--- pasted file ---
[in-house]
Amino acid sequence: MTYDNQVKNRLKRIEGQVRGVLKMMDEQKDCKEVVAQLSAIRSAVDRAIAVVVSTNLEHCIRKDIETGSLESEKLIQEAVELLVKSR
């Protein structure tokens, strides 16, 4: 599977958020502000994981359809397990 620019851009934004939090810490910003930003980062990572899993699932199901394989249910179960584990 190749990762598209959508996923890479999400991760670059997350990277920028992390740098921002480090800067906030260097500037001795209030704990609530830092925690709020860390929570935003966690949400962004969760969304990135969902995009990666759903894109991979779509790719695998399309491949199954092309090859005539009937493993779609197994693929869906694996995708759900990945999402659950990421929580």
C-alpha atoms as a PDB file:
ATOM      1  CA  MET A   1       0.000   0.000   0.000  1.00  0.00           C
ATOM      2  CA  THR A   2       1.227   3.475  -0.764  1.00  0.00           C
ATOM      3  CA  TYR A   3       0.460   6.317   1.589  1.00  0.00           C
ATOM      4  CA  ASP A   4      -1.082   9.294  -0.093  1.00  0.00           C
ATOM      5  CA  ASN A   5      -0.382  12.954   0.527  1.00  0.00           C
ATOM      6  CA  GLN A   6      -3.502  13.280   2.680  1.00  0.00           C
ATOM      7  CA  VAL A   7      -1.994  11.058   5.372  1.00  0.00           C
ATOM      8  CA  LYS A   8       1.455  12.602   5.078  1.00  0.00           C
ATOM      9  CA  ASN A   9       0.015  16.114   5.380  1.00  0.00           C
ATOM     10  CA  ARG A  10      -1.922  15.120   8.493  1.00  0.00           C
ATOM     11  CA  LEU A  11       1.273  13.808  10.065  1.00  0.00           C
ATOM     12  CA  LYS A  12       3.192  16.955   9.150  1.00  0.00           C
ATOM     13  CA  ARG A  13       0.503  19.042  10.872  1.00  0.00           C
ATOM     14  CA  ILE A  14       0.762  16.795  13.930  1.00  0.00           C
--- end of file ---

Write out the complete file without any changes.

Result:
[in-house]
Amino acid sequence: MTYDNQVKNRLKRIEGQVRGVLKMMDEQKDCKEVVAQLSAIRSAVDRAIAVVVSTNLEHCIRKDIETGSLESEKLIQEAVELLVKSR
């Protein structure tokens, strides 16, 4: 599977958020502000994981359809397990 620019851009934004939090810490910003930003980062990572899993699932199901394989249910179960584990 190749990762598209959508996923890479999400991760670059997350990277920028992390740098921002480090800067906030260097500037001795209030704990609530830092925690709020860390929570935003966690949400962004969760969304990135969902995009990666759903894109991979779509790719695998399309491949199954092309090859005539009937493993779609197994693929869906694996995708759900990945999402659950990421929580």
C-alpha atoms as a PDB file:
ATOM      1  CA  MET A   1       0.000   0.000   0.000  1.00  0.00           C
ATOM      2  CA  THR A   2       1.227   3.475  -0.764  1.00  0.00           C
ATOM      3  CA  TYR A   3       0.460   6.317   1.589  1.00  0.00           C
ATOM      4  CA  ASP A   4      -1.082   9.294  -0.093  1.00  0.00           C
ATOM      5  CA  ASN A   5      -0.382  12.954   0.527  1.00  0.00           C
ATOM      6  CA  GLN A   6      -3.502  13.280   2.680  1.00  0.00           C
ATOM      7  CA  VAL A   7      -1.994  11.058   5.372  1.00  0.00           C
ATOM      8  CA  LYS A   8       1.455  12.602   5.078  1.00  0.00           C
ATOM      9  CA  ASN A   9       0.015  16.114   5.380  1.00  0.00           C
ATOM     10  CA  ARG A  10      -1.922  15.120   8.493  1.00  0.00           C
ATOM     11  CA  LEU A  11       1.273  13.808  10.065  1.00  0.00           C
ATOM     12  CA  LYS A  12       3.192  16.955   9.150  1.00  0.00           C
ATOM     13  CA  ARG A  13       0.503  19.042  10.872  1.00  0.00           C
ATOM     14  CA  ILE A  14       0.762  16.795  13.930  1.00  0.00           C